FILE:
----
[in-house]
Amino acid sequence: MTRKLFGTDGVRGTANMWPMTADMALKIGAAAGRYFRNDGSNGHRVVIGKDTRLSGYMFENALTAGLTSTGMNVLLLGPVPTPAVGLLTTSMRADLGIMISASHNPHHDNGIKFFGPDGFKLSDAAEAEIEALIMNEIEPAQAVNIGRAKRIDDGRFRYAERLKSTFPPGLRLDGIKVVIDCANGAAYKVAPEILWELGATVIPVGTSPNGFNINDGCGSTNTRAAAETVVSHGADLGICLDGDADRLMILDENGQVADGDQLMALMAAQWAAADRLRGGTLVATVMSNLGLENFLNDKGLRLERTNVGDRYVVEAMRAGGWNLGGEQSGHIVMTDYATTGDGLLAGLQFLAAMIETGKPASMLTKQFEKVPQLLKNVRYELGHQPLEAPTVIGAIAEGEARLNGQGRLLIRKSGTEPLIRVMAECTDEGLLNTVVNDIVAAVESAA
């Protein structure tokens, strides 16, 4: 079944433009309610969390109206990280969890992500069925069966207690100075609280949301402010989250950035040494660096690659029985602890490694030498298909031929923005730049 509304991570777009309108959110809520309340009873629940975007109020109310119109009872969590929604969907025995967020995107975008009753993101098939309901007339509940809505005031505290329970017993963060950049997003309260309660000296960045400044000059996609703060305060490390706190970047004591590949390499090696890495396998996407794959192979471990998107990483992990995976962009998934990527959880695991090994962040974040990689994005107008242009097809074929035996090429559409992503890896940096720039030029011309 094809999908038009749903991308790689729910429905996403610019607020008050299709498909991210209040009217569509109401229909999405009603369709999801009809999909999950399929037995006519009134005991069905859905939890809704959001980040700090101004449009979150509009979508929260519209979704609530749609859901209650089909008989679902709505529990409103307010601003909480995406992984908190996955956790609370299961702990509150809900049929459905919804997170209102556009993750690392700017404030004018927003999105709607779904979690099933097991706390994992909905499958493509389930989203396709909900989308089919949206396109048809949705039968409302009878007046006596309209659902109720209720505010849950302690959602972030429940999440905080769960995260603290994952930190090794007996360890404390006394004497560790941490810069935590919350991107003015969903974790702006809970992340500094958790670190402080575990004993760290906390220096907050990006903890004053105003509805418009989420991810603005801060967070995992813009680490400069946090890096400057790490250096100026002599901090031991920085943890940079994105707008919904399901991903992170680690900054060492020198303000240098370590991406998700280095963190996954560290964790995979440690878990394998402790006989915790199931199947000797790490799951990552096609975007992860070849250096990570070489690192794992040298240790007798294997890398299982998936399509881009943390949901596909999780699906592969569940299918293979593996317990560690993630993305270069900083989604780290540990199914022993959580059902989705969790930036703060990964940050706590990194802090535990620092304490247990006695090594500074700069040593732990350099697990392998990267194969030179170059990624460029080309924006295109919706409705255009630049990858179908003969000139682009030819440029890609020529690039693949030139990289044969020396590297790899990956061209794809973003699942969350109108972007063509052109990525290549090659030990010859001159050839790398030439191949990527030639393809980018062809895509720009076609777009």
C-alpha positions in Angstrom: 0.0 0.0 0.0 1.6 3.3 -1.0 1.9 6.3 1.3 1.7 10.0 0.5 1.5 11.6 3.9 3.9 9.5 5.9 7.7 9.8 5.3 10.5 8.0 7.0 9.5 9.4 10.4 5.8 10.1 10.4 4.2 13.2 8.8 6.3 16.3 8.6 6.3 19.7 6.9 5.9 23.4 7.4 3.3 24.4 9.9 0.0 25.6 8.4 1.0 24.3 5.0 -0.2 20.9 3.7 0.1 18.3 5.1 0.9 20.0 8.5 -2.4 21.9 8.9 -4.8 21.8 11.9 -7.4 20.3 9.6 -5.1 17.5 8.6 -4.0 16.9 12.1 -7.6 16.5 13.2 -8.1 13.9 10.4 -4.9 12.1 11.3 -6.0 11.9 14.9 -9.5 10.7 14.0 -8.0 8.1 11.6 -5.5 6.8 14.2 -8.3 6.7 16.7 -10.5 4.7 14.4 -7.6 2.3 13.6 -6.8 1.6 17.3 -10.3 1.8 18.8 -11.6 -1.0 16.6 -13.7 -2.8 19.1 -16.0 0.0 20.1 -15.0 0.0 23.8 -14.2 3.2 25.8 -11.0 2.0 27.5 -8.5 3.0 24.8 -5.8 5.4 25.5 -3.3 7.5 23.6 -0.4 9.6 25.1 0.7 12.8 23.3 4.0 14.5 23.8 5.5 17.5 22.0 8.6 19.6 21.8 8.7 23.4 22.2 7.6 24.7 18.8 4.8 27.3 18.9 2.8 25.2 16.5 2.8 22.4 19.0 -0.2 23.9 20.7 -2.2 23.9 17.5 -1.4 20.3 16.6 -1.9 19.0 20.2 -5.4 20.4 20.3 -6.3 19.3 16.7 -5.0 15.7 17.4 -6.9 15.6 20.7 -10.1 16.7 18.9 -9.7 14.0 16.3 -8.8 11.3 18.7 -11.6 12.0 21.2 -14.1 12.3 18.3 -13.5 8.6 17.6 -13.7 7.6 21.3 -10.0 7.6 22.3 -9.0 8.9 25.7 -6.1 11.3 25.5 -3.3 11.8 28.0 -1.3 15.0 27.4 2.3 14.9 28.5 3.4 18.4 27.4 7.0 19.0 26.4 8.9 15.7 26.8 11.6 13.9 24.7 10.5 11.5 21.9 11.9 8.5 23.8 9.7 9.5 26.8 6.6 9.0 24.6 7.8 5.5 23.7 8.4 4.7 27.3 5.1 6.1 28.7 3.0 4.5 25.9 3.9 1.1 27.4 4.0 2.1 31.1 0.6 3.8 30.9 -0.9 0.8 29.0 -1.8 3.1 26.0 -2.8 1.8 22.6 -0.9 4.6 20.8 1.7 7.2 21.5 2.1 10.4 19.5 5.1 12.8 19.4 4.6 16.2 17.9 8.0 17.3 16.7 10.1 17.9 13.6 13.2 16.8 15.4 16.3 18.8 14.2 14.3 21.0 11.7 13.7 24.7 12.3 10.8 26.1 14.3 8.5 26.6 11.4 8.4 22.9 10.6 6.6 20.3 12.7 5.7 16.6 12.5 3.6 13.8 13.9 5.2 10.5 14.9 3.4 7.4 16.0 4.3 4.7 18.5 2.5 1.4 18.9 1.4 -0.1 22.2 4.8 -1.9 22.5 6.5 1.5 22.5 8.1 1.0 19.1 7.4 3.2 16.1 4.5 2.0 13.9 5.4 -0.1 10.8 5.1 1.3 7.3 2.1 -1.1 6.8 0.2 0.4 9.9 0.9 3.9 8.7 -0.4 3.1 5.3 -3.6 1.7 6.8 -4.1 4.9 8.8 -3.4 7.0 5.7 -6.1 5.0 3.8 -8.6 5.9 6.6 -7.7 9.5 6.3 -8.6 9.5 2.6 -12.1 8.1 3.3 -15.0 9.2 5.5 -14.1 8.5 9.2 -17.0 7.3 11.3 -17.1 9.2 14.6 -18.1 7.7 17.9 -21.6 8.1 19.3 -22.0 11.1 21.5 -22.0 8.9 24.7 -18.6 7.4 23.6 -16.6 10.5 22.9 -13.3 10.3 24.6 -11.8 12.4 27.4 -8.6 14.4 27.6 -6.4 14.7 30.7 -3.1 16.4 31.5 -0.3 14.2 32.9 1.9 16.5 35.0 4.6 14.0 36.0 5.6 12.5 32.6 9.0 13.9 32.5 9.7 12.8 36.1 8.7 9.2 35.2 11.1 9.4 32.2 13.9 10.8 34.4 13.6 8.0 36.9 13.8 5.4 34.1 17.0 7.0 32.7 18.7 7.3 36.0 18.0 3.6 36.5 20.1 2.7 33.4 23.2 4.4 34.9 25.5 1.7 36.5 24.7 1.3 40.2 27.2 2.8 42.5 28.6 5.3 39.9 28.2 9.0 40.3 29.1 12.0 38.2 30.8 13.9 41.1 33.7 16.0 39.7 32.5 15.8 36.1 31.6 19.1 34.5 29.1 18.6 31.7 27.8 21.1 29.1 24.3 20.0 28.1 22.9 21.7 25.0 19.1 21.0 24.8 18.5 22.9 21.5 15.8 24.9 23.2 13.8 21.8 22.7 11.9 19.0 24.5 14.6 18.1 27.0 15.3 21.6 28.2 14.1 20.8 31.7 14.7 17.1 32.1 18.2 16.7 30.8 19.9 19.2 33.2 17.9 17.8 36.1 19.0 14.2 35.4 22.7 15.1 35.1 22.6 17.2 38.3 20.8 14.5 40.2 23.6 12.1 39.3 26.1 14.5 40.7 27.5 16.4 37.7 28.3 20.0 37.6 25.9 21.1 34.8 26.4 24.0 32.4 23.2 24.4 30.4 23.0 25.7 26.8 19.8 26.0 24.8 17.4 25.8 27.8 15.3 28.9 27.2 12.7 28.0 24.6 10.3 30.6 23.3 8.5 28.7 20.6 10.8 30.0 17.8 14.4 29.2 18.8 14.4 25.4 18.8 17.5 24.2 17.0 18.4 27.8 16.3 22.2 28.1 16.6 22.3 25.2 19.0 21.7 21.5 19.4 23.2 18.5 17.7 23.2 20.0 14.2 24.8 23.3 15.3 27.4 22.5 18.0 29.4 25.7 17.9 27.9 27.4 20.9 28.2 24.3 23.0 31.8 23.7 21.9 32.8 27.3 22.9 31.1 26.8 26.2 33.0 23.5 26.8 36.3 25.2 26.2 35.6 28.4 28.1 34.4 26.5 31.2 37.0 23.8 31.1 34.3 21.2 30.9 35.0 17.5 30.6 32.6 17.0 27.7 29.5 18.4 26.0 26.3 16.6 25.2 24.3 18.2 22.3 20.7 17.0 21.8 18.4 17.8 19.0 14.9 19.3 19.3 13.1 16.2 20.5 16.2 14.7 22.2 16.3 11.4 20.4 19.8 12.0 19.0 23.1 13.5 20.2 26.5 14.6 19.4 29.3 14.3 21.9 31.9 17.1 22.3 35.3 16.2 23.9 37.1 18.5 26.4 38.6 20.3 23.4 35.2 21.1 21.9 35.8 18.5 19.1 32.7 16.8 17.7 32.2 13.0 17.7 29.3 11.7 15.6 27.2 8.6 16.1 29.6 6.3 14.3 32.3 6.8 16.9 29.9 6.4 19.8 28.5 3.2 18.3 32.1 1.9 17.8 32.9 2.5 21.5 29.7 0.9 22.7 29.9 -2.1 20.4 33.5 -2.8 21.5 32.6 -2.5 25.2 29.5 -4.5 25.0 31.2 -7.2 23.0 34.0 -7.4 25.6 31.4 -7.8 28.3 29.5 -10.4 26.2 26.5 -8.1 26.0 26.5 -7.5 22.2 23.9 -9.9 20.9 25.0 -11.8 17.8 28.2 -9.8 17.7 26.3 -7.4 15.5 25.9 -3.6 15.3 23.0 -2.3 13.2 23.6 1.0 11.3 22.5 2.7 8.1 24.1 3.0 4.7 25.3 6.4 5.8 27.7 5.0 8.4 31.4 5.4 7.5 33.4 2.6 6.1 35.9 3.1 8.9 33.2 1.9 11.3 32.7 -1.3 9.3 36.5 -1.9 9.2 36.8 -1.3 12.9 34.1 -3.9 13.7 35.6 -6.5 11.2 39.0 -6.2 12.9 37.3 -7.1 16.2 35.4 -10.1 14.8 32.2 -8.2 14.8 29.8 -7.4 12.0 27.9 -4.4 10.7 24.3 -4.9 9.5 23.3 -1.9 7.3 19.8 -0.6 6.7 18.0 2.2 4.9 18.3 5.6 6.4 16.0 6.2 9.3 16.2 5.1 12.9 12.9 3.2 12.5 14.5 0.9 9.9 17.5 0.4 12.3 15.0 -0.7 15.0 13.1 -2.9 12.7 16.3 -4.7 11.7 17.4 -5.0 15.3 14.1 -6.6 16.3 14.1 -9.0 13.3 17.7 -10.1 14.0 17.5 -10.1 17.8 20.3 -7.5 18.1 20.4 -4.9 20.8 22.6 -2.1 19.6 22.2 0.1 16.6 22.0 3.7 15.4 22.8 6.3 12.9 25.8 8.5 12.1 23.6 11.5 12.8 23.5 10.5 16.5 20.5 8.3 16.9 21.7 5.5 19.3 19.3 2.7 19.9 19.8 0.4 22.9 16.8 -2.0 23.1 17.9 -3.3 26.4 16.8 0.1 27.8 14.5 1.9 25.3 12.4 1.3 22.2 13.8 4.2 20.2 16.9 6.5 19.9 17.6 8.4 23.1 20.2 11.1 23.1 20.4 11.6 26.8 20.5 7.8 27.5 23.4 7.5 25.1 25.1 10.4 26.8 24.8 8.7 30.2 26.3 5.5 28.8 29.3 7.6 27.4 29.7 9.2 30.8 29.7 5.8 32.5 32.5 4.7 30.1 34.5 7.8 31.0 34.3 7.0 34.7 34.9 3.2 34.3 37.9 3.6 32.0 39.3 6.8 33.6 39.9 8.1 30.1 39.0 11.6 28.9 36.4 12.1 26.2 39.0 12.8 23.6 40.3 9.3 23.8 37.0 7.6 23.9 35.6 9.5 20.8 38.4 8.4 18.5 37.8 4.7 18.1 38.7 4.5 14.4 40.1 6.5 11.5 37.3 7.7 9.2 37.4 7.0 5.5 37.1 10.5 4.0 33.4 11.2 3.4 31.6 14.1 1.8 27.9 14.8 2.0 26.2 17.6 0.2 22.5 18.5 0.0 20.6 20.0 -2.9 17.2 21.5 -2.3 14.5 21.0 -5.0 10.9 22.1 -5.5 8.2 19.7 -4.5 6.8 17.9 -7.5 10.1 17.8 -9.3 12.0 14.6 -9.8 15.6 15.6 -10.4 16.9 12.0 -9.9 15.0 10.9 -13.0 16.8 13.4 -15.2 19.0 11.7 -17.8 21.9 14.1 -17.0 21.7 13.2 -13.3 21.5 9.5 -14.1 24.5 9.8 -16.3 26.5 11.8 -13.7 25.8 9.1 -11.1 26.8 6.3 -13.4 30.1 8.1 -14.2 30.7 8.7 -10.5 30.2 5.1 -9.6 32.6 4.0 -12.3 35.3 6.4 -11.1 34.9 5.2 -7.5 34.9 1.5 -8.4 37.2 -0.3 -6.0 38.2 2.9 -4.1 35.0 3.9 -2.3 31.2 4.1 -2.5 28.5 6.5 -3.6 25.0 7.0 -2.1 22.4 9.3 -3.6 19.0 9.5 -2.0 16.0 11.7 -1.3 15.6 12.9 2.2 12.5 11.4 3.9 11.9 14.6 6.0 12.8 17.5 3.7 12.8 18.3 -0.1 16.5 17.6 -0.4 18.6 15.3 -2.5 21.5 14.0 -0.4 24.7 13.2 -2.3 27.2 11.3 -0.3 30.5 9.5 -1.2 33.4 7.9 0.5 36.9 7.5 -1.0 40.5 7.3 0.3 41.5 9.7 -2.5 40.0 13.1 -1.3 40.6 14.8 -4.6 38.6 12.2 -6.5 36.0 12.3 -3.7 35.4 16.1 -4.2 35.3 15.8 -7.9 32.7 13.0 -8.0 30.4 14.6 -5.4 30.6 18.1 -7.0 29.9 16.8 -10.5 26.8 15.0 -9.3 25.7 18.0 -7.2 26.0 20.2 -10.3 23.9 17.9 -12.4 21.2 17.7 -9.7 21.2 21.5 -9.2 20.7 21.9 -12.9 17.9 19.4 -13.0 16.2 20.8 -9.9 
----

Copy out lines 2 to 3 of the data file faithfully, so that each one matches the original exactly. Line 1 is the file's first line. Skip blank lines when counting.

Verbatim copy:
Amino acid sequence: MTRKLFGTDGVRGTANMWPMTADMALKIGAAAGRYFRNDGSNGHRVVIGKDTRLSGYMFENALTAGLTSTGMNVLLLGPVPTPAVGLLTTSMRADLGIMISASHNPHHDNGIKFFGPDGFKLSDAAEAEIEALIMNEIEPAQAVNIGRAKRIDDGRFRYAERLKSTFPPGLRLDGIKVVIDCANGAAYKVAPEILWELGATVIPVGTSPNGFNINDGCGSTNTRAAAETVVSHGADLGICLDGDADRLMILDENGQVADGDQLMALMAAQWAAADRLRGGTLVATVMSNLGLENFLNDKGLRLERTNVGDRYVVEAMRAGGWNLGGEQSGHIVMTDYATTGDGLLAGLQFLAAMIETGKPASMLTKQFEKVPQLLKNVRYELGHQPLEAPTVIGAIAEGEARLNGQGRLLIRKSGTEPLIRVMAECTDEGLLNTVVNDIVAAVESAA
């Protein structure tokens, strides 16, 4: 079944433009309610969390109206990280969890992500069925069966207690100075609280949301402010989250950035040494660096690659029985602890490694030498298909031929923005730049 509304991570777009309108959110809520309340009873629940975007109020109310119109009872969590929604969907025995967020995107975008009753993101098939309901007339509940809505005031505290329970017993963060950049997003309260309660000296960045400044000059996609703060305060490390706190970047004591590949390499090696890495396998996407794959192979471990998107990483992990995976962009998934990527959880695991090994962040974040990689994005107008242009097809074929035996090429559409992503890896940096720039030029011309 094809999908038009749903991308790689729910429905996403610019607020008050299709498909991210209040009217569509109401229909999405009603369709999801009809999909999950399929037995006519009134005991069905859905939890809704959001980040700090101004449009979150509009979508929260519209979704609530749609859901209650089909008989679902709505529990409103307010601003909480995406992984908190996955956790609370299961702990509150809900049929459905919804997170209102556009993750690392700017404030004018927003999105709607779904979690099933097991706390994992909905499958493509389930989203396709909900989308089919949206396109048809949705039968409302009878007046006596309209659902109720209720505010849950302690959602972030429940999440905080769960995260603290994952930190090794007996360890404390006394004497560790941490810069935590919350991107003015969903974790702006809970992340500094958790670190402080575990004993760290906390220096907050990006903890004053105003509805418009989420991810603005801060967070995992813009680490400069946090890096400057790490250096100026002599901090031991920085943890940079994105707008919904399901991903992170680690900054060492020198303000240098370590991406998700280095963190996954560290964790995979440690878990394998402790006989915790199931199947000797790490799951990552096609975007992860070849250096990570070489690192794992040298240790007798294997890398299982998936399509881009943390949901596909999780699906592969569940299918293979593996317990560690993630993305270069900083989604780290540990199914022993959580059902989705969790930036703060990964940050706590990194802090535990620092304490247990006695090594500074700069040593732990350099697990392998990267194969030179170059990624460029080309924006295109919706409705255009630049990858179908003969000139682009030819440029890609020529690039693949030139990289044969020396590297790899990956061209794809973003699942969350109108972007063509052109990525290549090659030990010859001159050839790398030439191949990527030639393809980018062809895509720009076609777009």